Our Bayesian formulation enables accurate and efficient identification of the external potentials for the prototypical case study of a fluid on a single pore, thus demonstrating proof of concept.  It should then have broader implications for numerous other problems and application domains. Our data-driven physics-informed inference framework can spur a more efficient, rational and systematic study of fluid-substrate interactions across a wide spectrum of subjects, including but not limited to, adsorption, capillarity and wettability.

Unconditional bound-preserving and energy-dissipating finite-volume schemes for the Cahn-Hilliard equation

The Cahn-Hilliard (CH) equation is a popular phase-field model initially proposed to describe the process of phase separation in binary alloys. Since then, it has found innumerable applications, from capillarity–wetting phenomena and diblock copolymer molecules to tumour growth, image inpainting and topology optimization. Like all phase-field models, the CH equation avoids the explicit treatment of sharp interfaces altogether via thin transition regions through which pertinent variables and physical properties vary rapidly but continuously.

We propose finite-volume schemes for the Cahn-Hilliard equation which unconditionally and discretely preserve the boundedness of the phase field and the dissipation of the free energy. Our numerical framework is applicable to a variety of free-energy potentials, including Ginzburg-Landau and Flory-Huggins, to general wetting boundary conditions, and to degenerate mobilities. Its central thrust is the upwind methodology, which we combine with a semi-implicit formulation for the free-energy terms based on the classical convex-splitting approach. The extension of the schemes to an arbitrary number of dimensions is straightforward thanks to their dimensionally split nature, which allows to efficiently solve higher-dimensional problems with a simple parallelization. The numerical schemes are validated and tested through a variety of examples, in different dimensions, and with various contact angles between droplets and substrates.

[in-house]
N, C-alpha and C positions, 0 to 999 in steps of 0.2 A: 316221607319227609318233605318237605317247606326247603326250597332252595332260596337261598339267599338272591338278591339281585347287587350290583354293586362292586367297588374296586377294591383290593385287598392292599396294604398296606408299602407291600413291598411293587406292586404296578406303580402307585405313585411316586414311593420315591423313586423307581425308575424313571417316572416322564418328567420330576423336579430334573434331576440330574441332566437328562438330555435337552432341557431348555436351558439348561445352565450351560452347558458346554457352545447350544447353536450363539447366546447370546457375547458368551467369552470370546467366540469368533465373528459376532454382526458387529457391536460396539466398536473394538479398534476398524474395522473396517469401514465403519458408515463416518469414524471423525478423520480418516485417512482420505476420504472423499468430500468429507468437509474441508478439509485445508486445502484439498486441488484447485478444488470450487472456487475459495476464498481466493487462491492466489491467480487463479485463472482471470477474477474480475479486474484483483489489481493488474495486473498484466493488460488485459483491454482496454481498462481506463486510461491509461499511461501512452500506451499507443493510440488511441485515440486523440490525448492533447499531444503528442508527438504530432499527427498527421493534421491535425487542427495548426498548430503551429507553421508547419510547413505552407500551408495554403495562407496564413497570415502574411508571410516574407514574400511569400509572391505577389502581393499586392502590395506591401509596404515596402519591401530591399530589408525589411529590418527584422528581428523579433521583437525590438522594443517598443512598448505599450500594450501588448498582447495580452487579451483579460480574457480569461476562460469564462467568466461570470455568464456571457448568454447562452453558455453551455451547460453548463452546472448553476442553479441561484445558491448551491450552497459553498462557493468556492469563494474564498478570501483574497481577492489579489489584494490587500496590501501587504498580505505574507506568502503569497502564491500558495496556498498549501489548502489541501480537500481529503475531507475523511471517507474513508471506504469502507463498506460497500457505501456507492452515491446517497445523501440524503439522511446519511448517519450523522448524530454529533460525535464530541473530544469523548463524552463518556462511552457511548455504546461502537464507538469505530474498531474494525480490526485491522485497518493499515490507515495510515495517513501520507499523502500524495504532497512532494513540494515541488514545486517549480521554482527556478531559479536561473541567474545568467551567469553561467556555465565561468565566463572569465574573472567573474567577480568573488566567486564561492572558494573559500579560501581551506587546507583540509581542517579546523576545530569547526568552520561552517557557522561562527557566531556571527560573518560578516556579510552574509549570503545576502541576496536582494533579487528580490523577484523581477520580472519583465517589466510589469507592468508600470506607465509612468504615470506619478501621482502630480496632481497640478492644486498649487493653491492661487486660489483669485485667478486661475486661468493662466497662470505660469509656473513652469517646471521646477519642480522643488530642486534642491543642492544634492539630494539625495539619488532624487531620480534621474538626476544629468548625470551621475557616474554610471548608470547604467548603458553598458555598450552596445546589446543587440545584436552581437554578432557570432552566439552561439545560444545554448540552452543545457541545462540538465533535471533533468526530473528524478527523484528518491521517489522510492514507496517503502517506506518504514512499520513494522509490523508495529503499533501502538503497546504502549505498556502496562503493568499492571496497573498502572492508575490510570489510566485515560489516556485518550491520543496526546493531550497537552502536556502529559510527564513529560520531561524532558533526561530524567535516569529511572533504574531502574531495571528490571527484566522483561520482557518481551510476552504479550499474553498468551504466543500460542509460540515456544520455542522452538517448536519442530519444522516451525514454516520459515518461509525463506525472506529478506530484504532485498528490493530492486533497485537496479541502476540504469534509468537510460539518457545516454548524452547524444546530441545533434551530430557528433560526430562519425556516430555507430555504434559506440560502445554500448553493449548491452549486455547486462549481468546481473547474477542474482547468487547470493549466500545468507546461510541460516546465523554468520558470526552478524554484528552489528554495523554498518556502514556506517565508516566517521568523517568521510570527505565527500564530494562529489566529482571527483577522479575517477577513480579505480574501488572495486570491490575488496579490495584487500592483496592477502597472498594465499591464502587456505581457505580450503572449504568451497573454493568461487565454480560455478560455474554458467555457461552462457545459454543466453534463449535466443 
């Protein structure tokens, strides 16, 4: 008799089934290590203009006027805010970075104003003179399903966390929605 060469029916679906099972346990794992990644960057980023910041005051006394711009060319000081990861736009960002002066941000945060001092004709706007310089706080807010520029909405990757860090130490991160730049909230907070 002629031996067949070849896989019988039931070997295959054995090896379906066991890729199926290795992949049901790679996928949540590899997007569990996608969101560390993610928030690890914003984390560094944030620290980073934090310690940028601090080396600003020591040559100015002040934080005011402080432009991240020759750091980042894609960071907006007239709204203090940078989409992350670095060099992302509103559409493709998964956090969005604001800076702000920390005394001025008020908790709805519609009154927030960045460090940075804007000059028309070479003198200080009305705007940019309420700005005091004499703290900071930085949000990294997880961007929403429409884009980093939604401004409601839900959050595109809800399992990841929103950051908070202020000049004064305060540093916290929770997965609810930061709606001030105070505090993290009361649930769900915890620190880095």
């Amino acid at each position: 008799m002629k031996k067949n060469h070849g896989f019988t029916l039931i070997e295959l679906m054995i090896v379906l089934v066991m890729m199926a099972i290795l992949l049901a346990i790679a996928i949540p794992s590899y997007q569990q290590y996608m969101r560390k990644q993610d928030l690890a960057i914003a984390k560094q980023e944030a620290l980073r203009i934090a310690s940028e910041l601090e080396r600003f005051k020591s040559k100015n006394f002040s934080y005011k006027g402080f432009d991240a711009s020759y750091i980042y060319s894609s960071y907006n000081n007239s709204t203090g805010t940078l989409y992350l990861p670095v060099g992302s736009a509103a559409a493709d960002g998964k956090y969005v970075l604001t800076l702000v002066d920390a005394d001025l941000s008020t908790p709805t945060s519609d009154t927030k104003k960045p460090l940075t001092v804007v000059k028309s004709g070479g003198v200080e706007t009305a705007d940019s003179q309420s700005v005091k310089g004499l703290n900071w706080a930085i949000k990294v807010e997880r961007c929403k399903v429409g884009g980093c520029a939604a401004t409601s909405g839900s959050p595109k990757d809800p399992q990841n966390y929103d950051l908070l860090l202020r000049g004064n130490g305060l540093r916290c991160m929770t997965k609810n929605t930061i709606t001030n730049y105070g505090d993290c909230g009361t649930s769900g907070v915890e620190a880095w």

Numerical experiment of wetting phenomena with sessile droplets on a flat solid substrate. In this application a fluid-fluid interface moves along the solid substrate, while a contact line is formed at the intersection between the interface and the substrate. The figure represents the contour plots of stationary states of droplets on a substrate for differente contact angles (β) between the droplet and substrate. φ is the phase-field function, which describes the phase of the system with the limiting values φ = 1 and φ = -1 representing the two phases. The theoretical contact angles are shown by the dashed red lines, demonstrating good agreement with the simulated scheme.


This study builds naturally from our previous works aimed at designing structure-preserving finite-volume schemes for gradient flows and hydrodynamic systems, where a general free energy containing nonlocal interaction potentials drives the temporal evolution towards a steady state dictated by the minimizer of such free energy.

You can see the simulations of this project in the following link.